Somehow, I managed to avoid the “I Believe” commercials.
It wasn’t by design. The spots are everywhere, after all, promoting the World Cup and Team USA. One features fans doing the chant that has become the U.S. rallying cry. Another spotlights stars of both sport and screen building up the chant.
“I believe that.”
“I believe that we.”
“I believe that we will win!”
As the U.S. prepares to face Belgium in a win-or-go-home match, I went searching for those spots that I’d somehow missed. And as the images of players and fans and matches and highlights rolled, I realized something.
You should, too.
Now, this isn’t intended to be some sort of guilt trip. Some soccer fans in this country — you know who you are — believe everyone should be a soccer fan. I don’t see it that way. Every football fan isn’t a basketball fan, and every basketball fan isn’t a baseball fan, so it’s totally understandable that some sports fans wouldn’t be soccer fans. If you’ve really and truly given soccer a try and you don’t like it, that’s fine.
But if you haven’t, I encourage you to join the fun. There’s never been a better time.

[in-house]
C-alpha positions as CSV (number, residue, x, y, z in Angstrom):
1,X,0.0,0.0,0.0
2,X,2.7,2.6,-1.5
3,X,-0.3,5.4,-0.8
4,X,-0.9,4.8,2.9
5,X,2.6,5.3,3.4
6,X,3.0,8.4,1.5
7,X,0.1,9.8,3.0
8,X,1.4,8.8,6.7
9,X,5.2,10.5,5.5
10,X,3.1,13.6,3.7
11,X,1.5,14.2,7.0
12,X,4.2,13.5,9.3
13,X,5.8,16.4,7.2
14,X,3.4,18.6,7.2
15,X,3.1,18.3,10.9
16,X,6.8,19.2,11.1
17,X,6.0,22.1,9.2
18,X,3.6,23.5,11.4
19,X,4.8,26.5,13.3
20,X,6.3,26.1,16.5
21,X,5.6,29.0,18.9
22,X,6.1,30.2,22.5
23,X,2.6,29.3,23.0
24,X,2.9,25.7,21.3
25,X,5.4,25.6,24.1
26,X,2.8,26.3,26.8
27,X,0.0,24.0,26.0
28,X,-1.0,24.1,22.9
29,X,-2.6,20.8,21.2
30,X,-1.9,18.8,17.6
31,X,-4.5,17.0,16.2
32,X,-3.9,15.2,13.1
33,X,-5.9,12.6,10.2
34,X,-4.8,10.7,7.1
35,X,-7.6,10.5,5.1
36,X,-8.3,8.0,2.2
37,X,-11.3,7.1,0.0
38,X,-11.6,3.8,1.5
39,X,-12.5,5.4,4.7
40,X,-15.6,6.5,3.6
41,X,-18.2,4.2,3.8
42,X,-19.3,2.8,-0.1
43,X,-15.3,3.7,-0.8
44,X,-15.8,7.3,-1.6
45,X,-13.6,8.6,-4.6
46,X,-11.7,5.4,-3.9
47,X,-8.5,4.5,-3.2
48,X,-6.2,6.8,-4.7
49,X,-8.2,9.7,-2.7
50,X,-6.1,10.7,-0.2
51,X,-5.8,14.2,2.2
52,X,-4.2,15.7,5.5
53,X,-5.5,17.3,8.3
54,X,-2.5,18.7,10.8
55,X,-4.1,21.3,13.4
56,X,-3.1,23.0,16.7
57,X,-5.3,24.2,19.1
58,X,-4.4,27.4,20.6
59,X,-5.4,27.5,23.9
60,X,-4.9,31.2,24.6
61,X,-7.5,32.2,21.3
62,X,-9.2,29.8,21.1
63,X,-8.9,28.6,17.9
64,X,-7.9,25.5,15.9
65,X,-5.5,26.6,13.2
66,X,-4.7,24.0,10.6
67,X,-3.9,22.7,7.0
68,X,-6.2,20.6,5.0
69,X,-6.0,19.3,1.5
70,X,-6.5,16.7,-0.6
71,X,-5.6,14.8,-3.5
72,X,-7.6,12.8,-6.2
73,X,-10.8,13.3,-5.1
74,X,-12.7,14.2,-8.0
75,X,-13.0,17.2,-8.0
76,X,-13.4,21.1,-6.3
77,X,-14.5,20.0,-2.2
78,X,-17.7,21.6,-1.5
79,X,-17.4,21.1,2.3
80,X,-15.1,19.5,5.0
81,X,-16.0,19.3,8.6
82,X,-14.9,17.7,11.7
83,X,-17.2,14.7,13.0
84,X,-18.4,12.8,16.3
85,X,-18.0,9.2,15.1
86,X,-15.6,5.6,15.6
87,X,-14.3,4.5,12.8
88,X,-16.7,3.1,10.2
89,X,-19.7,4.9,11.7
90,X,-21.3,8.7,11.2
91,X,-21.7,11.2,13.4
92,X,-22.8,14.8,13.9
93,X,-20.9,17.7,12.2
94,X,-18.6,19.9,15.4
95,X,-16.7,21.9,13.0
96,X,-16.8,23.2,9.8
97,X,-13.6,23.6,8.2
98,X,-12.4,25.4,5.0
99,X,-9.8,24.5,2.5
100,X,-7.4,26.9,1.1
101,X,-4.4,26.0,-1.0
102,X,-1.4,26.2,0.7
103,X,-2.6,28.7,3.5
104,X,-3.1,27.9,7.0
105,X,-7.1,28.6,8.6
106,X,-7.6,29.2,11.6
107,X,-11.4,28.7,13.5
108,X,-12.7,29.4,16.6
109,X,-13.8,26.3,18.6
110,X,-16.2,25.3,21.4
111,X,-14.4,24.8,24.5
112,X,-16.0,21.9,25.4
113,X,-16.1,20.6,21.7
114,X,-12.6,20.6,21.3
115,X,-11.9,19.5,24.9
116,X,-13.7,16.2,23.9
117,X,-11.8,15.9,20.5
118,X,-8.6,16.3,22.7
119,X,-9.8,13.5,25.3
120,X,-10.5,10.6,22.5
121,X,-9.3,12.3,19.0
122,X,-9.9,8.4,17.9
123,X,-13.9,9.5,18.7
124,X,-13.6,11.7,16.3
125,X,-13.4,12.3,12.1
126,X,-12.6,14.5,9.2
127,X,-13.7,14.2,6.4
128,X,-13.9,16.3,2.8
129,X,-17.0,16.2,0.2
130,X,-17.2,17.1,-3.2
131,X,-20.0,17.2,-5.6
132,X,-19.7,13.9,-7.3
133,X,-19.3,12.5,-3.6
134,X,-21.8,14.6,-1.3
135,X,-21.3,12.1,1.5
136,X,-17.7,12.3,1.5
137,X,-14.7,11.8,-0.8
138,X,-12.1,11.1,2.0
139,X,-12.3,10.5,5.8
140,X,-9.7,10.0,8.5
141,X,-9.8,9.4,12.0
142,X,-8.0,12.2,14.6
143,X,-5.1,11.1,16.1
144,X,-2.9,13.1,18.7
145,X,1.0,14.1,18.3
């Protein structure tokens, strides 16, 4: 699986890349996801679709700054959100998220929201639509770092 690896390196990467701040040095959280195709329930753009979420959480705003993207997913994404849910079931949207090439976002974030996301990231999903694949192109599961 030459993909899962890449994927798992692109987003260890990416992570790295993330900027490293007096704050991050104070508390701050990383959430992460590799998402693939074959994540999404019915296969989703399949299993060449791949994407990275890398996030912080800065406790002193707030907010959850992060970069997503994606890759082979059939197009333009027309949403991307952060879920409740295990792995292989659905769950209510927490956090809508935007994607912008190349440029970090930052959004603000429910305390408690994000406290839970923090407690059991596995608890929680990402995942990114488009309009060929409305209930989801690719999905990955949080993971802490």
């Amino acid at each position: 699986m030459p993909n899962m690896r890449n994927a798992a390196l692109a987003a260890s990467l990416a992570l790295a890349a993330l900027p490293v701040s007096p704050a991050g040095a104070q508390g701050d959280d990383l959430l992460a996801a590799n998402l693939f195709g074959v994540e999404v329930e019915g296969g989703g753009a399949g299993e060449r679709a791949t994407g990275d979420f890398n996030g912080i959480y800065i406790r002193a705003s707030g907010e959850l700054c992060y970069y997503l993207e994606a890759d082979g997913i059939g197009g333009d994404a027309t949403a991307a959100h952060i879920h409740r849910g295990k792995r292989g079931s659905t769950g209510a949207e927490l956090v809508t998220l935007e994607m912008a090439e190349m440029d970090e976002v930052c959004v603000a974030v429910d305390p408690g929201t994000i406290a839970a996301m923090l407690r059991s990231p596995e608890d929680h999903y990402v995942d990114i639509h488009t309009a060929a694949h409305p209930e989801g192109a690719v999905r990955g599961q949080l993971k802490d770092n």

This American team has a lot to love.
For starters, these guys are tough. I believe it’s a known fact that every one of them has broken their nose this World Cup. And they played Portugal in the middle of the Amazon rain forest while being chased by jaguars. And then they played Germany in a rainstorm so heavy that they were under a sharknado warning.
Clint Dempsey is the captain, and he’s no nonsense. He looks like he eats sharp metal shards for breakfast — and likes it. He scored a goal off his chest earlier this World Cup. I like to think it was because of his heart.
DaMarcus Beasley is one of the veterans, but at 32, the defender still runs like a cheetah. It’s something to see.
Jermaine Jones is an enforcer. Other countries don’t like him, which makes him super cool.
Tim Howard is the elder statesman of the team, but the goalie has reflexes that would make Russell Westbrook jealous.
There’s even a player with Oklahoma connections. Reserve forward Chris Wondolowski is a registered member of the Kiowa Tribe. His grandparents live in Lawton.
Wondolowski isn’t the only player with an interesting background on this team. Several players are dual nationals, guys who could’ve chosen to play for other nations but picked the U.S. instead. There are five German-Americans, one Mexican-American and one Norweigan-American. There’s even a guy from Iceland.